In The News: Police Strip Search Powers

A New South Wales police officer who conducted multiple strip searches at the 2018 Splendour in the Grass music festival near Byron Bay has recently admitted that many of these searches may have been illegal.

The admission was made last week under questioning at the Law Enforcement Conduct Commission’s investigation into the use of strip search powers by the NSW Police. The Commission is investigating the legality of a strip search conducted on a 16-year-old girl at the festival, without the presence of a parent or guardian. The search failed to uncover any drugs. The Commission is yet to determine whether the police engaged in serious misconduct, or if they behaved illegally or unreasonably in carrying out strip searches at the event.

Over the past four years, the number of strip searches carried out by NSW Police have increased by almost 50%, yet police did not find anything illegal in 64% of searches.


The Law about Police Strip Search Powers

Rules surrounding the powers of police to conduct strip searches are found in the Law Enforcement Powers and Responsibilities Act 2002 (NSW) (LEPRA).

When can police conduct a search for illegal drugs?

A police officer may conduct a search without a warrant if he or she suspects on reasonable grounds that a person has an illegal drug in his or her possession. A ‘reasonable suspicion’ is more than just a possibility. Simply being at a music festival is not enough for a police officer to hold a reasonable suspicion that a person is carrying drugs.

What rules must the police abide by when conducting a strip search?

The police must preserve your privacy and dignity during a strip search. Officers must:

  • Tell you why it is necessary to remove your clothing,
  • Not ask you to remove more clothing than reasonably necessary for the search,
  • Conduct the search in a way that provides reasonable privacy,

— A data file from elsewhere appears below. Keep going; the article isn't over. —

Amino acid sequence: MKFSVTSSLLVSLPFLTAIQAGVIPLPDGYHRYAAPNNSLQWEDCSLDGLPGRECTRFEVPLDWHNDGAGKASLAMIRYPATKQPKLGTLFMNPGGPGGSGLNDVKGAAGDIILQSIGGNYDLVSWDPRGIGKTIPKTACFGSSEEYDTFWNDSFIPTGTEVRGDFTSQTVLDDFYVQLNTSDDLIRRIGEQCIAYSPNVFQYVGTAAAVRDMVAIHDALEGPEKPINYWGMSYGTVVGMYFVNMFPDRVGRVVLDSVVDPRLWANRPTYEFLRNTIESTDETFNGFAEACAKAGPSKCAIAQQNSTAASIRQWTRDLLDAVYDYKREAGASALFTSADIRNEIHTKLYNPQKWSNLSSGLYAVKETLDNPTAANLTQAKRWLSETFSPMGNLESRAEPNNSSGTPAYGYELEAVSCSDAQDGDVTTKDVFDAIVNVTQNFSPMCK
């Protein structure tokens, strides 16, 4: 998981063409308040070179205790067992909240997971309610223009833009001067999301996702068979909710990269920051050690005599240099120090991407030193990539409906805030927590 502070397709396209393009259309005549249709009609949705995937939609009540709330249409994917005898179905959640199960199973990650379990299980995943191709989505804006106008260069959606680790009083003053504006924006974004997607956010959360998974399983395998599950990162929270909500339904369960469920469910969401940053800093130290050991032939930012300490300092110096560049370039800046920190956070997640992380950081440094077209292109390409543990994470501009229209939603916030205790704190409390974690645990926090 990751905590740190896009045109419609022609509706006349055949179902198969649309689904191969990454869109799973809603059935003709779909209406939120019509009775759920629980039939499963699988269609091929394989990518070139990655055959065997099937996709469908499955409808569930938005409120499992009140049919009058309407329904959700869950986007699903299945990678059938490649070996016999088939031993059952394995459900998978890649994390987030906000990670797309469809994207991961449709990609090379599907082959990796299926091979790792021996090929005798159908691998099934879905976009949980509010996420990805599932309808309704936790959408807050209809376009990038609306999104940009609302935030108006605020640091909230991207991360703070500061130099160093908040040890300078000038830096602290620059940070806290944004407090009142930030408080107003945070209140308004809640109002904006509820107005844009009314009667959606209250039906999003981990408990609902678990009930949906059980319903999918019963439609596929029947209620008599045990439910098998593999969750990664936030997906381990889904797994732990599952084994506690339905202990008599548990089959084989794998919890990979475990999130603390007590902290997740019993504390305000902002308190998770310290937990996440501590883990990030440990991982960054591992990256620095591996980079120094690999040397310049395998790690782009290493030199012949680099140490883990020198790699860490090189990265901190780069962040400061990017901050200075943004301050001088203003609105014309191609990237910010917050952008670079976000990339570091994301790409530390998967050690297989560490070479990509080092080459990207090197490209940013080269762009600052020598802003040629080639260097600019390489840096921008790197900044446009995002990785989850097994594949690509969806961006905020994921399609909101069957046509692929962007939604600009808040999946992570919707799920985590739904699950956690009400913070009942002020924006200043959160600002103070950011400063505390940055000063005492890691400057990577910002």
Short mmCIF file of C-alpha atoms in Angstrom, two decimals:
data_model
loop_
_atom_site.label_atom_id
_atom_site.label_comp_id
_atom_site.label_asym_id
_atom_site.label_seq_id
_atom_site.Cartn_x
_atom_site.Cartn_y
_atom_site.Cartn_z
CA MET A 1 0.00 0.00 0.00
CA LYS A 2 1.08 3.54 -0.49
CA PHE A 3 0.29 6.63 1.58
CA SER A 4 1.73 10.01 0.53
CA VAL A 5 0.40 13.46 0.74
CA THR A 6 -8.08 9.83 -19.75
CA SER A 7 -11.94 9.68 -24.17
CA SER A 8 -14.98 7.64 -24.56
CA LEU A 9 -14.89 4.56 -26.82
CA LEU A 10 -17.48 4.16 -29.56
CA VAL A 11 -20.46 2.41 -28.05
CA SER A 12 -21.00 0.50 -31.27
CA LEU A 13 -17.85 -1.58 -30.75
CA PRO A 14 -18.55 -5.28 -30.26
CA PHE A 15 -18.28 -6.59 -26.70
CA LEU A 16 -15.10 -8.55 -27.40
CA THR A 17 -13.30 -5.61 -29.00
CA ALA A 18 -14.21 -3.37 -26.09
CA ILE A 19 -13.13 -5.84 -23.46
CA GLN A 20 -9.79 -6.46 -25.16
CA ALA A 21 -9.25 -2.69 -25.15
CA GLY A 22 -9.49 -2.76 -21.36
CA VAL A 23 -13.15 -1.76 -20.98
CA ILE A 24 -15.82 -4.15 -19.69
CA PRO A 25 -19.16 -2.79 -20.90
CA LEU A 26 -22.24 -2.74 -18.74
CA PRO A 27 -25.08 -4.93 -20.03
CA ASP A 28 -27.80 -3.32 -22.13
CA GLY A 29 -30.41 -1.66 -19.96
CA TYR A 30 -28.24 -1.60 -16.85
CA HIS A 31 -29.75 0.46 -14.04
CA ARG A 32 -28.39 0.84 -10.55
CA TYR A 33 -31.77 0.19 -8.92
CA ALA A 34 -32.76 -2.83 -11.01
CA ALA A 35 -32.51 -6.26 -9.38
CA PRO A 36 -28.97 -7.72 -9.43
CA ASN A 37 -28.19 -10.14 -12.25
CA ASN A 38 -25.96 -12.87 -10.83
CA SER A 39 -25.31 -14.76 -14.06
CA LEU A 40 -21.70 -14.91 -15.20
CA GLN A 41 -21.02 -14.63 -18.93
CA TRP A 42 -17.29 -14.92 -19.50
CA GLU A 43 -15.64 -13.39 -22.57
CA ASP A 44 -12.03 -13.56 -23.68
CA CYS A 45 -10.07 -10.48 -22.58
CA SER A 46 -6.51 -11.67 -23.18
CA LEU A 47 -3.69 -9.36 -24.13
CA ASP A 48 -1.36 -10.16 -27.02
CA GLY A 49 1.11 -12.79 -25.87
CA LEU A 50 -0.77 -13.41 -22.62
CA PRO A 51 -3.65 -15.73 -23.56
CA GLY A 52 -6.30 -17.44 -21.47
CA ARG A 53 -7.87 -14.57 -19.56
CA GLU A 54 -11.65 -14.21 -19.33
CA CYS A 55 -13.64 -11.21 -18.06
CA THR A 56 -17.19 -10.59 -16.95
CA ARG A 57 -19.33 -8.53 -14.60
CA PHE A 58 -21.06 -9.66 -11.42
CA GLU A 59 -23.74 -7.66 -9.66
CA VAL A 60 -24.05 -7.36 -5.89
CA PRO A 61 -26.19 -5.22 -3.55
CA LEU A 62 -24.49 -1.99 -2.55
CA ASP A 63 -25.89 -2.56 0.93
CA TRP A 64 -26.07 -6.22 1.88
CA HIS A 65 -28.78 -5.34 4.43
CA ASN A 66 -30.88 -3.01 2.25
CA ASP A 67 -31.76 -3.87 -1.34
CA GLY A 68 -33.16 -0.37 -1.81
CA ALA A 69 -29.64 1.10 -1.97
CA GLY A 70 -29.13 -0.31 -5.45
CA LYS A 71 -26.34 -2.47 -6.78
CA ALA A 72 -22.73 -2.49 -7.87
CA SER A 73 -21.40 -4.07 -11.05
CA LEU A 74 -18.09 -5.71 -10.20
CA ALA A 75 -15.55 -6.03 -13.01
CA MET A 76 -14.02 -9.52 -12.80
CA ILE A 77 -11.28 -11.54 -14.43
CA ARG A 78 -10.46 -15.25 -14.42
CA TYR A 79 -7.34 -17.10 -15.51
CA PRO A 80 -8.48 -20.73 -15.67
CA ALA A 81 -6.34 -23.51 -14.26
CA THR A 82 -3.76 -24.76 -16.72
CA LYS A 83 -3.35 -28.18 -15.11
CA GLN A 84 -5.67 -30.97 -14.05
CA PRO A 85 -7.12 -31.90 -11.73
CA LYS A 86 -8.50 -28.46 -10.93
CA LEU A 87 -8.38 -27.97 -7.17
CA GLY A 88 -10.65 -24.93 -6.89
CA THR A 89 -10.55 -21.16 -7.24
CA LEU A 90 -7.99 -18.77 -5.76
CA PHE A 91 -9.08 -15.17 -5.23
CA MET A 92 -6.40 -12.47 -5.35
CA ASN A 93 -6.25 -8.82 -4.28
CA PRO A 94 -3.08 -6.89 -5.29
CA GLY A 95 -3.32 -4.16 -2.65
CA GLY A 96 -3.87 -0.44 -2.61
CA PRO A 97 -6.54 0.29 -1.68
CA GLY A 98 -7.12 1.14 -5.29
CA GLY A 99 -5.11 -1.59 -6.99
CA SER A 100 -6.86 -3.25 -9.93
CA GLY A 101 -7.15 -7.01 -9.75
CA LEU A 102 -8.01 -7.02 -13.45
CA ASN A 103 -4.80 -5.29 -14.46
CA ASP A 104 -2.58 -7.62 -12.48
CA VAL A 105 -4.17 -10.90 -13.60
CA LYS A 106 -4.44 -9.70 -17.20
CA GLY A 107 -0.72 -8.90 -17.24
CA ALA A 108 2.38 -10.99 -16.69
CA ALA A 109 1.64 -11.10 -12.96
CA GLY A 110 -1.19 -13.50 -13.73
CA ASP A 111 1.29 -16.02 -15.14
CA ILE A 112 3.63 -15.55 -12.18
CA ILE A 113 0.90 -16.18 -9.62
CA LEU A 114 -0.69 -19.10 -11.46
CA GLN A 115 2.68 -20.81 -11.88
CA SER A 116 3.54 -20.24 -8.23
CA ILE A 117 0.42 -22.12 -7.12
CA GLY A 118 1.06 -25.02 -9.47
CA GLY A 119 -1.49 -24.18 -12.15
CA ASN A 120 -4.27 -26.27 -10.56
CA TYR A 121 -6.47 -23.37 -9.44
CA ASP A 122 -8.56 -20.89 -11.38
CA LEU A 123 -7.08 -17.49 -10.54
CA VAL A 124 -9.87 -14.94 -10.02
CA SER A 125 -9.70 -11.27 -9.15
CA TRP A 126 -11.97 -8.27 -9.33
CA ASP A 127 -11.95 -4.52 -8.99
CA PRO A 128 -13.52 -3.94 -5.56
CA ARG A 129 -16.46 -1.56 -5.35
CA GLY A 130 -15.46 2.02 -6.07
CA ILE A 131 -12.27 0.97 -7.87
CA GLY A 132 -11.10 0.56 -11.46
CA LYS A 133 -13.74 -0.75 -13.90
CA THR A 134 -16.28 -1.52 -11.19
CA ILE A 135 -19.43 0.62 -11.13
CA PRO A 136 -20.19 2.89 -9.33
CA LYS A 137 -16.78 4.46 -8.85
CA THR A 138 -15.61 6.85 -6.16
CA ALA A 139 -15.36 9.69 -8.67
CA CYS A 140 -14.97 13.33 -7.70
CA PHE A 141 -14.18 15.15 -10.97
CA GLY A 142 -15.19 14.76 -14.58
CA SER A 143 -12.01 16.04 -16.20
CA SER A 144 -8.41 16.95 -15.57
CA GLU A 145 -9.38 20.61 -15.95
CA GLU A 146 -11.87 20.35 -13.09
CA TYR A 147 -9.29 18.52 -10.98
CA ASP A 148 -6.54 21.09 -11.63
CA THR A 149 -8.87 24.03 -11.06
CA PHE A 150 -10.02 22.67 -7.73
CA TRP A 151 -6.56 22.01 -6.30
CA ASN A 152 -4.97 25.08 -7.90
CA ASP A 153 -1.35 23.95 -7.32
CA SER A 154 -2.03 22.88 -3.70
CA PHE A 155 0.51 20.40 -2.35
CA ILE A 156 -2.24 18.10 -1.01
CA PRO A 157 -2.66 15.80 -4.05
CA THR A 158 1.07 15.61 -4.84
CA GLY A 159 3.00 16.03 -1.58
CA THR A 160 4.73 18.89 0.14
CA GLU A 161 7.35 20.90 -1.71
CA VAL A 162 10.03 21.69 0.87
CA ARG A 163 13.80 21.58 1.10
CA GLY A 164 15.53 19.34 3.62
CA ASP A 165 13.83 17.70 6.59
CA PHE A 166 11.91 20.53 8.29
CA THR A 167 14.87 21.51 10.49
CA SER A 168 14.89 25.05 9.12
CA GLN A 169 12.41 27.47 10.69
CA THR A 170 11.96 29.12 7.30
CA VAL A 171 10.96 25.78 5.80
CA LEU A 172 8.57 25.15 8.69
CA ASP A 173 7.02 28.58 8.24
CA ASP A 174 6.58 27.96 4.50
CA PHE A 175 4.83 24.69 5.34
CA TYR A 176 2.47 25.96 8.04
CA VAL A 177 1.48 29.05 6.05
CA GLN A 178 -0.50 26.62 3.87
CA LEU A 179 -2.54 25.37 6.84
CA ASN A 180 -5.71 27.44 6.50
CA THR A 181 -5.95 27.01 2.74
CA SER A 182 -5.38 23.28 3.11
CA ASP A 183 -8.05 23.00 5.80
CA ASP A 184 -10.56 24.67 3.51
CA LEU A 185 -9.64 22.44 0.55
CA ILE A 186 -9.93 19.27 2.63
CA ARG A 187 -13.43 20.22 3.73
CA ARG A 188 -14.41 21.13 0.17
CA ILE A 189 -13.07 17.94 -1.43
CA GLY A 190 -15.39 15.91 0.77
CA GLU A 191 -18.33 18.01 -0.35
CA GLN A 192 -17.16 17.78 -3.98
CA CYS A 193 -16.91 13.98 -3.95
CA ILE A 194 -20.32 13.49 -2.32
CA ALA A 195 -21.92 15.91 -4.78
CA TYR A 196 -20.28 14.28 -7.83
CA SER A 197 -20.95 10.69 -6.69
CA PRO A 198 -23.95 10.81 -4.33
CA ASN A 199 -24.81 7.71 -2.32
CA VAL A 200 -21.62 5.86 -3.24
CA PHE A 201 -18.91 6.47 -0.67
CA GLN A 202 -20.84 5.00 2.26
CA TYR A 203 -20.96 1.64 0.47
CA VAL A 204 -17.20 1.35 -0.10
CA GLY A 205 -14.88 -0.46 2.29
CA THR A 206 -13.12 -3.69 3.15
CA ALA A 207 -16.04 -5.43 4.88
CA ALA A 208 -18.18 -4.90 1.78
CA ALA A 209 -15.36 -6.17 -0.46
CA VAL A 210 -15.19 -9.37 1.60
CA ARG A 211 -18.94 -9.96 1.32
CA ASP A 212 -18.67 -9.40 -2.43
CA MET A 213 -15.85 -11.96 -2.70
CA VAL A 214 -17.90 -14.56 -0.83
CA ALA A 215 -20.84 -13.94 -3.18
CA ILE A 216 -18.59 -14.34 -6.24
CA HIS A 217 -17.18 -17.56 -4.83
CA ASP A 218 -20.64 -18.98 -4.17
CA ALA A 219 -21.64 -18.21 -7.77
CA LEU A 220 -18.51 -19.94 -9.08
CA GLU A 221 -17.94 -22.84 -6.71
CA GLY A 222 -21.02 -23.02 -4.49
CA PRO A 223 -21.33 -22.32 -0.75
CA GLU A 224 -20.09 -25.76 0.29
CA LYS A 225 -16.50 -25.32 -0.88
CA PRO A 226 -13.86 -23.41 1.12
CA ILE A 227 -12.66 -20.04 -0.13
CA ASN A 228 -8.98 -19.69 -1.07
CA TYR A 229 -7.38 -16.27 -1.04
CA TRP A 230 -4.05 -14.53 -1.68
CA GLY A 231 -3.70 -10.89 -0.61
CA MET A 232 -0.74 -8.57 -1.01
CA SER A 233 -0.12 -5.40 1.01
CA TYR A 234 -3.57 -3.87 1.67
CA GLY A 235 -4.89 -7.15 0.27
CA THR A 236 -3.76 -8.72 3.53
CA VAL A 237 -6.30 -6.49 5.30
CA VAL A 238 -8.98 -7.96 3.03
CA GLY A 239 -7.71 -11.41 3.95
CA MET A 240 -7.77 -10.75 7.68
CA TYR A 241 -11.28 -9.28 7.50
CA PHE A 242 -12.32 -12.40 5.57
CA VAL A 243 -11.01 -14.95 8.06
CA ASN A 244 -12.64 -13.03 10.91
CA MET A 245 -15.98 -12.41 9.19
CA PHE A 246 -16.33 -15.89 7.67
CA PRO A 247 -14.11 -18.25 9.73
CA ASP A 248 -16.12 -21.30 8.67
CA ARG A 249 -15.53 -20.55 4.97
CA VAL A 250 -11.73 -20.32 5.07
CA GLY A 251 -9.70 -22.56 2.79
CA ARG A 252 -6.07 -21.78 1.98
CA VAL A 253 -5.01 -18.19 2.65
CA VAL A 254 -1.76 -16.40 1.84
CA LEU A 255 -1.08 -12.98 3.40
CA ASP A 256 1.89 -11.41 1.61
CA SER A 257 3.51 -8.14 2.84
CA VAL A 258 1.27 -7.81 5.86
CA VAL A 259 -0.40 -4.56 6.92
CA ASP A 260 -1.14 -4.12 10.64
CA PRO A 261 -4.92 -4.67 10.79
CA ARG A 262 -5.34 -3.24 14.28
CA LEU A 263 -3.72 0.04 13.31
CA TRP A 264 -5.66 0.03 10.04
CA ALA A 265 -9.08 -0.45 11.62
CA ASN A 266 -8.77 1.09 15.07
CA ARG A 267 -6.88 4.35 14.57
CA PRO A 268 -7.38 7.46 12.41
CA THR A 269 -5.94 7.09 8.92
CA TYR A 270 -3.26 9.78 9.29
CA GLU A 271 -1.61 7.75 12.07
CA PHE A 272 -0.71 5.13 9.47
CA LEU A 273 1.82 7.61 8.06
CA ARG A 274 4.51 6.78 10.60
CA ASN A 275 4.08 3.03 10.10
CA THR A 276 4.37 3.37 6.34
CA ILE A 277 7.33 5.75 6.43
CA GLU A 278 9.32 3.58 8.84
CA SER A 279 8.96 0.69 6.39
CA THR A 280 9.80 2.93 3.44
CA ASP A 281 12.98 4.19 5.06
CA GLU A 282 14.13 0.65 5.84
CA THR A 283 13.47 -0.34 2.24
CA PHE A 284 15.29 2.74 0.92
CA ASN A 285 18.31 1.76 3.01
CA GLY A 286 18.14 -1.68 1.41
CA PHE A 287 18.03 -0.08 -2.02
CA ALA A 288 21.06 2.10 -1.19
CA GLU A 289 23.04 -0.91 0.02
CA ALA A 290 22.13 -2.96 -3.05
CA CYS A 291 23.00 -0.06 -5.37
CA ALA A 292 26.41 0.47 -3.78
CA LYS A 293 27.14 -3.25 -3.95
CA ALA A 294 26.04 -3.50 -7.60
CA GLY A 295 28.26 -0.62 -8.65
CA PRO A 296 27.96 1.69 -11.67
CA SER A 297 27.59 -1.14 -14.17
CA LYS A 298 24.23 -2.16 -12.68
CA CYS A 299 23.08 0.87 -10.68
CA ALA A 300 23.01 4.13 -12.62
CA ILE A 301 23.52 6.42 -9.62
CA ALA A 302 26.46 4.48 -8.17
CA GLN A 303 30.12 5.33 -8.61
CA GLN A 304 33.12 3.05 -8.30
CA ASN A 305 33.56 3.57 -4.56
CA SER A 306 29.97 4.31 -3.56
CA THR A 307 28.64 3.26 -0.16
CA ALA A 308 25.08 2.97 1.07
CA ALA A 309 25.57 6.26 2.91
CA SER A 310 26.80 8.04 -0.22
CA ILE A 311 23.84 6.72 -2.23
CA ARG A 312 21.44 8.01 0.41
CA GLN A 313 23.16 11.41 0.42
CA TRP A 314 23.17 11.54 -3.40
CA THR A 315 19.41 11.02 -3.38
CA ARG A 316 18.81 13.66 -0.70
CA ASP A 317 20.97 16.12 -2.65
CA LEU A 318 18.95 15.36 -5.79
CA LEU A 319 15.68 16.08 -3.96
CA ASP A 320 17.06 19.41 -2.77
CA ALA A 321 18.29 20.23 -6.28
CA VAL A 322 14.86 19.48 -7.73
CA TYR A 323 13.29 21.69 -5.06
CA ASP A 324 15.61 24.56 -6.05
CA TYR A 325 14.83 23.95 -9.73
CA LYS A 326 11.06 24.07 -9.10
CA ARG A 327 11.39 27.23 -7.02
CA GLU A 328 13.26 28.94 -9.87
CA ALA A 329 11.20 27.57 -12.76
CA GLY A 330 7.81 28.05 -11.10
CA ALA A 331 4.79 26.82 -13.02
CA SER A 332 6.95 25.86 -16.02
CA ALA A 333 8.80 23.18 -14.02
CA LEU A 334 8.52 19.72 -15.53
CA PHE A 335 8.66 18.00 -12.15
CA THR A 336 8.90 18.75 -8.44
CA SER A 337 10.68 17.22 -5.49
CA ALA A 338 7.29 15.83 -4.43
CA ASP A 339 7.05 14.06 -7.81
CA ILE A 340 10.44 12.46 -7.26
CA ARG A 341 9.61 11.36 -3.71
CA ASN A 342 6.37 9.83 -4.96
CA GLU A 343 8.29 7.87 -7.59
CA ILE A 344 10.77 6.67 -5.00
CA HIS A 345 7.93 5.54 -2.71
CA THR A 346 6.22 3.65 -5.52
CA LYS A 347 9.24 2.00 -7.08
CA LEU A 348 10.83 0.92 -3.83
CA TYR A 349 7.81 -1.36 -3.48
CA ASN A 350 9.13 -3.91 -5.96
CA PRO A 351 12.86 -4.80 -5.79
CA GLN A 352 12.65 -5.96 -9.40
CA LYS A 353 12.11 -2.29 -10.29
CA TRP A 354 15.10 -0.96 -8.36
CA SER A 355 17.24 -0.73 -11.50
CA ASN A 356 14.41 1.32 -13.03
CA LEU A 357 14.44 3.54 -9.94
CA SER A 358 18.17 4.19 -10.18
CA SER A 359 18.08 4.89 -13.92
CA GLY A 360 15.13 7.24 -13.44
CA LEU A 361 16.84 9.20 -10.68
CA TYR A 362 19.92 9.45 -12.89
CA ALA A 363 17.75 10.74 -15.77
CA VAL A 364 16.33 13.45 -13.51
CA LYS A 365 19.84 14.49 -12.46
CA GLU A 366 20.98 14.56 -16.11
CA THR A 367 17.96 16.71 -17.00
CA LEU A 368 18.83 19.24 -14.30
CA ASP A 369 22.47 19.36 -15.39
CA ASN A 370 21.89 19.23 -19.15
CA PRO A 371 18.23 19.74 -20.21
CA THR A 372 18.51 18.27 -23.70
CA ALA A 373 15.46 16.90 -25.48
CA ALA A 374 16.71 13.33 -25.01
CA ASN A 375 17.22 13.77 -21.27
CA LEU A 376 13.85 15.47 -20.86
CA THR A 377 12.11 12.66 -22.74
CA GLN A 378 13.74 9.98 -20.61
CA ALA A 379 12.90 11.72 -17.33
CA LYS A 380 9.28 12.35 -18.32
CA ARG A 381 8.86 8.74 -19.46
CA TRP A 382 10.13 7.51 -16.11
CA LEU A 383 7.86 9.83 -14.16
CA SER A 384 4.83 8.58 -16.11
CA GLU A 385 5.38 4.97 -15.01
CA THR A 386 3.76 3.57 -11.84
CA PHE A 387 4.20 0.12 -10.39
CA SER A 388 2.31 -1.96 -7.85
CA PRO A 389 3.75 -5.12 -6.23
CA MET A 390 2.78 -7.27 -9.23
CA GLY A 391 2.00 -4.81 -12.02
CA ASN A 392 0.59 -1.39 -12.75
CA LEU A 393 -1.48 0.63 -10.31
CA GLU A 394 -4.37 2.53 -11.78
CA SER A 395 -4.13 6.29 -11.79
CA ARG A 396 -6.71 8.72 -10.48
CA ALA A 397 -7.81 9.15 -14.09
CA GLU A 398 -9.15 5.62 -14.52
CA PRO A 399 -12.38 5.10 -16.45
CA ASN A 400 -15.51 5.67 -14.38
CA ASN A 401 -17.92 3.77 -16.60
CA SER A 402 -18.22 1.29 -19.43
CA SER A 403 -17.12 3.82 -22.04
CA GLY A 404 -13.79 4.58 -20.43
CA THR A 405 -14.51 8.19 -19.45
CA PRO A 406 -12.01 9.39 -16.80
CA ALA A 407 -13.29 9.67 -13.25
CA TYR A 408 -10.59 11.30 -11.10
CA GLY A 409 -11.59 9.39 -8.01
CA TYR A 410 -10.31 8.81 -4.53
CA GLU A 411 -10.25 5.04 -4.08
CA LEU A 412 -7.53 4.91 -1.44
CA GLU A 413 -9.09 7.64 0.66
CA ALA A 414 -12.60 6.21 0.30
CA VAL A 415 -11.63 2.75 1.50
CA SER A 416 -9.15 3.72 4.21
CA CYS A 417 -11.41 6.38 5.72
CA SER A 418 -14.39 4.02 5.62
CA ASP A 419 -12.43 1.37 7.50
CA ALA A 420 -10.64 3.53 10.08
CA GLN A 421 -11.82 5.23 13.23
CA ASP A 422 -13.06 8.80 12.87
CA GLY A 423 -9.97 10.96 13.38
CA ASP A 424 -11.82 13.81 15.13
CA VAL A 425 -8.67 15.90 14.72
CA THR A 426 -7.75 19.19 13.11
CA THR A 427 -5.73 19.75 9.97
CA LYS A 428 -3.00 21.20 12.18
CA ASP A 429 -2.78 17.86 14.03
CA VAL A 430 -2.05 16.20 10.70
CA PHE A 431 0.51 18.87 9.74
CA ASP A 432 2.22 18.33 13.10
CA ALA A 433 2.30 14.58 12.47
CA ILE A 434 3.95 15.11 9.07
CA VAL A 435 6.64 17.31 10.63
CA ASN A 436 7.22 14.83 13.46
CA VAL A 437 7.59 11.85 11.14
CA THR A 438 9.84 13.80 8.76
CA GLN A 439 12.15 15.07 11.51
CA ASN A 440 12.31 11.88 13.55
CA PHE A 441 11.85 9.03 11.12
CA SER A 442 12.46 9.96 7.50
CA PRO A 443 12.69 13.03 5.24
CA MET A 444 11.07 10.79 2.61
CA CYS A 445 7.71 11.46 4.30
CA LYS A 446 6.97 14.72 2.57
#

• Not search your genital area unless necessary for the purposes of the search, and
  • Conduct the least invasive search practicable.

Any strip search of a person under the age of 18 must be conducted in the presence of their parent or guardian or another person who is capable of representing the minor’s interests. A strip search cannot be conducted on a person under the age of 10 years.

Importantly, a strip search is visual only. It cannot involve a search of bodily cavities or an examination of your body by touch.

What happens if police do not comply with these requirements?

A strip search that does not comply with the rules of LEPRA may be unlawful. Evidence found as a result of an unlawful search may be excluded in court.

What should I do if police want to search me?

Police must ask for your cooperation when conducting a strip search. You may ask the police officer for their name and the station where they work, as well as why the officer wants to conduct the strip search.

If you believe that police don’t have reasonable grounds to search you, you can tell the officer that you do not consent and have this recorded. If you give the police your consent, they don’t have to prove that they had reasonable grounds to search you.

Even if you do not consent, you may be charged with the offence of hindering police if you resist the search in any way, which can carry a penalty of imprisonment or a fine. Therefore, it is best to remain calm and cooperate with police.

Always seek legal advice before consenting to a police interview or speaking further with police.

How We Can Help Regarding Police Strip Search Powers

If you have concerns about the legality of a police search, or have been charged as a result of a police search, you can contact the team at Hamilton Janke Lawyers 24/7 by calling 4038 1666.

Photo: ABC

Written By
James Janke
James Janke

James Janke is founding partner at Hamilton Janke Lawyers, and has more then decade of experience as a Criminal Defence Lawyer. Admitted to both the Supreme Court of New South Wales and High Court of Australia

Reviewed By
Drew Hamilton
Drew Hamilton

Drew Hamilton is founding partner at Hamilton Janke Lawyers. Admitted to the Supreme Court of New South Wales as a Solicitor and also listed on the High Court of Australia register.